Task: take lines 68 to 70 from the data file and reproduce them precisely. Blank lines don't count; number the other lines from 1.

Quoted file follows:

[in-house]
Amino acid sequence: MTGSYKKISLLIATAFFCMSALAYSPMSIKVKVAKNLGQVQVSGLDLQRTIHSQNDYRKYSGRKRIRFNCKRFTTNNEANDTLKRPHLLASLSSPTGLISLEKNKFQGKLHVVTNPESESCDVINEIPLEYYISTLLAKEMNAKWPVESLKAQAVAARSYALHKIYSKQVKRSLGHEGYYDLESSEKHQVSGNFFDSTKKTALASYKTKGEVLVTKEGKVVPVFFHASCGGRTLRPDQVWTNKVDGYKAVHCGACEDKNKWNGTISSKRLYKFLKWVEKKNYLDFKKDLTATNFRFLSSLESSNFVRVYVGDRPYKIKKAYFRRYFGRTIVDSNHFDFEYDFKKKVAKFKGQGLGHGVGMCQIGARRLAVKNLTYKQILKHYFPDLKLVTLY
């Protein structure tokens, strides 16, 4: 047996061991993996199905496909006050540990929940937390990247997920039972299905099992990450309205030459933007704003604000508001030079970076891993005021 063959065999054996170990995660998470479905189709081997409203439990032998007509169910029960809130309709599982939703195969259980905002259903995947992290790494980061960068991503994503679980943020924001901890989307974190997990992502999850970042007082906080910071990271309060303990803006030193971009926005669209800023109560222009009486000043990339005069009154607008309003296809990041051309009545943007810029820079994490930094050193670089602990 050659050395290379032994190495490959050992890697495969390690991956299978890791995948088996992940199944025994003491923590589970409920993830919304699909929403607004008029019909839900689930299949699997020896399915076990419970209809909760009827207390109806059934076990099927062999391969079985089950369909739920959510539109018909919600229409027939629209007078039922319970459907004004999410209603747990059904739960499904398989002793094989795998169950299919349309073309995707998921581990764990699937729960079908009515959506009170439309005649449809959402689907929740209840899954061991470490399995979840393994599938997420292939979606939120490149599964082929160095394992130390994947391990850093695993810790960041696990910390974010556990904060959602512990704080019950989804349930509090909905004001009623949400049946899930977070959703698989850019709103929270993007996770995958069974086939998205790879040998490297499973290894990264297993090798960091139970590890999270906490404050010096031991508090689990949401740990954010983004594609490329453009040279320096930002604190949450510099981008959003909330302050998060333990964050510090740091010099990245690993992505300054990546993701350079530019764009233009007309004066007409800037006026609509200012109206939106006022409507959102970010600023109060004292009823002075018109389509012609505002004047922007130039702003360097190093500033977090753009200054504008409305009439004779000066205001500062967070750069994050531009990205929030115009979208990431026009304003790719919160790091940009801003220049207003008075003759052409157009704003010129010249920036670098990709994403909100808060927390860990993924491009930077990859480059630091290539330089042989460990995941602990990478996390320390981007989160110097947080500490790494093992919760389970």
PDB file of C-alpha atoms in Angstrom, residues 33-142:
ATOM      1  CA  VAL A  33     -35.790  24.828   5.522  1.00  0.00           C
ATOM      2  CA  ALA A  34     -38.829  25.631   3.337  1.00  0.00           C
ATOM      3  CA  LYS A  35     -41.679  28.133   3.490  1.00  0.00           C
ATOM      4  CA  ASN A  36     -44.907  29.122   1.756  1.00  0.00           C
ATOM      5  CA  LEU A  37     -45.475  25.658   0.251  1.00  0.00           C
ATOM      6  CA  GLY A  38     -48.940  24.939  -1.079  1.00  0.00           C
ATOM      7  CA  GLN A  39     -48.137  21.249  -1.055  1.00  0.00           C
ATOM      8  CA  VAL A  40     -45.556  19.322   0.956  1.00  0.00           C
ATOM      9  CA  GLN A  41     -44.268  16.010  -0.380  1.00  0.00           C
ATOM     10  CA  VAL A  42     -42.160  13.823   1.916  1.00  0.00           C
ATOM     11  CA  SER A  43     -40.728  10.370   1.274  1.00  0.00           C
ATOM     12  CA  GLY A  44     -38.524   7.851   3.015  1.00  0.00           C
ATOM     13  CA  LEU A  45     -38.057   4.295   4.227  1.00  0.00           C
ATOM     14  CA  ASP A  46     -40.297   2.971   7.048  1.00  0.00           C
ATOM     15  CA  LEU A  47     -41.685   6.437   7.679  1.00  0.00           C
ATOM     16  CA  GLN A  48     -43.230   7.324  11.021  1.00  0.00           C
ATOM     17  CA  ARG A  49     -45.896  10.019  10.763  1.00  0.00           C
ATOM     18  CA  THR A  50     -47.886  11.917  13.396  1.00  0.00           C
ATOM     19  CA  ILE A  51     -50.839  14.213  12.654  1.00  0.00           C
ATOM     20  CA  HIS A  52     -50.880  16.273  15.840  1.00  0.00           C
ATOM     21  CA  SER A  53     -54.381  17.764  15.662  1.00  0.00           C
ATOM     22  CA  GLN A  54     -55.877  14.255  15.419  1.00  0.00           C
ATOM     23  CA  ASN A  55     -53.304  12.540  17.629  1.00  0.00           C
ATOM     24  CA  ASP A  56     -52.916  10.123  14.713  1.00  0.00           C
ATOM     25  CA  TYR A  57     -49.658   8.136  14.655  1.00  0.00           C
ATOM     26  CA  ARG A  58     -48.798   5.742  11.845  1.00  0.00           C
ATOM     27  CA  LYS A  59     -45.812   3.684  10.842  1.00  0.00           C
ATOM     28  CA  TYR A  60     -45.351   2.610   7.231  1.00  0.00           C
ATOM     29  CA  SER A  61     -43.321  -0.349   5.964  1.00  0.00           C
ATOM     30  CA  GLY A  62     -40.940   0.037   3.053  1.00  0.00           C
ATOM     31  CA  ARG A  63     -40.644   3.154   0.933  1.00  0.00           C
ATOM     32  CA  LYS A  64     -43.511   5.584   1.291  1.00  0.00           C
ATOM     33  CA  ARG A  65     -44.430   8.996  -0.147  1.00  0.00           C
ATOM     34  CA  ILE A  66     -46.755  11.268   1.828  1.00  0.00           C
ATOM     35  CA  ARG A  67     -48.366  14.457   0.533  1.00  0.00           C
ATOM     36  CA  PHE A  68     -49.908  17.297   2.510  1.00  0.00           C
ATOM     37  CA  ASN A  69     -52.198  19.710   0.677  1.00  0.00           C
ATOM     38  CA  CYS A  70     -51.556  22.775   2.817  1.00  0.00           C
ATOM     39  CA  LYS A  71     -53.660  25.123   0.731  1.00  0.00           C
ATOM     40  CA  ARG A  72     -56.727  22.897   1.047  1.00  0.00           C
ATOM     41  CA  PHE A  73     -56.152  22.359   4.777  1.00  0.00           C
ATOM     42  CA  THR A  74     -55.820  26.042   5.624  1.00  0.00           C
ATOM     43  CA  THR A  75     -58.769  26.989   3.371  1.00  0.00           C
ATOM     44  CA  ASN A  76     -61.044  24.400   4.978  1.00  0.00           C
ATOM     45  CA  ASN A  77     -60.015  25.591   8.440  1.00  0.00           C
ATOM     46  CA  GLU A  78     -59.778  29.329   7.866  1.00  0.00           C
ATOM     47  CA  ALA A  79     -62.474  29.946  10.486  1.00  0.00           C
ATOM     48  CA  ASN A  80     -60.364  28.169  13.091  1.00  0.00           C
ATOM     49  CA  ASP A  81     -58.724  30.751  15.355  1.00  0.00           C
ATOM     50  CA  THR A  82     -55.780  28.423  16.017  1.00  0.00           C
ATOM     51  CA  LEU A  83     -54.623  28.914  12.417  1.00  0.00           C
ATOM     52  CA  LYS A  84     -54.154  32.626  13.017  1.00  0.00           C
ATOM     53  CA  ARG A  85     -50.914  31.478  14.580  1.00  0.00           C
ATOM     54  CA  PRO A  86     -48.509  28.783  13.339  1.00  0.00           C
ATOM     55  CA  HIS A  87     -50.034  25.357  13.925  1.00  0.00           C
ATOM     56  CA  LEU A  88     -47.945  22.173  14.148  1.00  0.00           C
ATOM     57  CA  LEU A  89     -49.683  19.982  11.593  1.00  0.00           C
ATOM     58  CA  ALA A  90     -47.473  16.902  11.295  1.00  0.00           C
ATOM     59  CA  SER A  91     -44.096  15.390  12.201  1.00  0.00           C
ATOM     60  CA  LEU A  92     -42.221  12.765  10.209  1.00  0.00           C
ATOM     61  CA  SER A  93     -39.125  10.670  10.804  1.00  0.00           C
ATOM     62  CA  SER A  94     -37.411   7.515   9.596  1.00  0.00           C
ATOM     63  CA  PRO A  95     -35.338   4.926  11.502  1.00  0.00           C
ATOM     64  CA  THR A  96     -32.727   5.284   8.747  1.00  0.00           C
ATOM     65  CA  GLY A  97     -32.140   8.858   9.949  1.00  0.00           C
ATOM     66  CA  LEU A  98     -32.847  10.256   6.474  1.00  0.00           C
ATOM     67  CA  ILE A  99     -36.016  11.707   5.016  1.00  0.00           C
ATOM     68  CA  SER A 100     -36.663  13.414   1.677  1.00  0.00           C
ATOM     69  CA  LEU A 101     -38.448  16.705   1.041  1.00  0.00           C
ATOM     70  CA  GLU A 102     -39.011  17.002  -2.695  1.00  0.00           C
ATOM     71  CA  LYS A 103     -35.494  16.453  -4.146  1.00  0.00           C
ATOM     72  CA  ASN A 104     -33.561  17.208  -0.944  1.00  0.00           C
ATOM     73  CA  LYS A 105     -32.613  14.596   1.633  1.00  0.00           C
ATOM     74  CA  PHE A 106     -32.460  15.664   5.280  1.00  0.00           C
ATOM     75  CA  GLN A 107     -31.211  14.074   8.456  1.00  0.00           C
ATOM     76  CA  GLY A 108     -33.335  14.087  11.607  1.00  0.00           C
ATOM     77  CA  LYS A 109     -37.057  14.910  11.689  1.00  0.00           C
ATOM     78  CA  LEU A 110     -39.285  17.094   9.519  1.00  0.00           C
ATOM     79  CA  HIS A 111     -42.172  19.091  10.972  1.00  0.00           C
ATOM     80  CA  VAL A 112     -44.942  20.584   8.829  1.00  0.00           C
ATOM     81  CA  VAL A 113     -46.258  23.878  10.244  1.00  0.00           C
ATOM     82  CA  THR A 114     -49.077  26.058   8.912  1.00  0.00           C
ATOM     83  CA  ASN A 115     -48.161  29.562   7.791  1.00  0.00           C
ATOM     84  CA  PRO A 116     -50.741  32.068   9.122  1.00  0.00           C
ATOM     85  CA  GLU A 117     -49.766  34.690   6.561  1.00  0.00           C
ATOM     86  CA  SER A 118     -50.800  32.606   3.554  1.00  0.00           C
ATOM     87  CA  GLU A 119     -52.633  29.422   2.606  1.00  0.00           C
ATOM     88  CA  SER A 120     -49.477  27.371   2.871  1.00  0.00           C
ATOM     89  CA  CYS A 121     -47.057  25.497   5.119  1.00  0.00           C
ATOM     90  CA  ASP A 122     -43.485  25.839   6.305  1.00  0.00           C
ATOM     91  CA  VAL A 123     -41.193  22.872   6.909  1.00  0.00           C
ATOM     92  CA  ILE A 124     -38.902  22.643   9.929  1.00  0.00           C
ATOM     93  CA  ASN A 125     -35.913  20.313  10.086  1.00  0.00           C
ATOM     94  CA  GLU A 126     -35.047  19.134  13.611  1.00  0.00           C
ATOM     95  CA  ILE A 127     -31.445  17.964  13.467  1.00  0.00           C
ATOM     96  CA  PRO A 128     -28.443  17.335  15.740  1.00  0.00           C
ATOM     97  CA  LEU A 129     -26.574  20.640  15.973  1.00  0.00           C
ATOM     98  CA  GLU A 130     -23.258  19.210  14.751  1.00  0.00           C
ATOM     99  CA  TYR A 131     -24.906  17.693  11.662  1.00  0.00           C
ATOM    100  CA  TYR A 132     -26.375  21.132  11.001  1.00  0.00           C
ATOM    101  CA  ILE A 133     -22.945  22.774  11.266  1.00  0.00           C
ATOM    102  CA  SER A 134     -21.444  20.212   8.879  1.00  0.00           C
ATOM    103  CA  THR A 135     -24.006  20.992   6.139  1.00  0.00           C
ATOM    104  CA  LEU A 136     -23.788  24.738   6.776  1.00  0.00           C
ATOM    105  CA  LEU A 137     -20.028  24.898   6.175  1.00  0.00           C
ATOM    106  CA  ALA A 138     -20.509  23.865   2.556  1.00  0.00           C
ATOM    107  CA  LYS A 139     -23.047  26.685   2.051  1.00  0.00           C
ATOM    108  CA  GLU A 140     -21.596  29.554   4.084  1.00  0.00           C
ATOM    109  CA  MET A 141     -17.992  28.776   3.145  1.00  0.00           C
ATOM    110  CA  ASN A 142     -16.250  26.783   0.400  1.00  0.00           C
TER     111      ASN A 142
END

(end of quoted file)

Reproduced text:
ATOM     64  CA  THR A  96     -32.727   5.284   8.747  1.00  0.00           C
ATOM     65  CA  GLY A  97     -32.140   8.858   9.949  1.00  0.00           C
ATOM     66  CA  LEU A  98     -32.847  10.256   6.474  1.00  0.00           C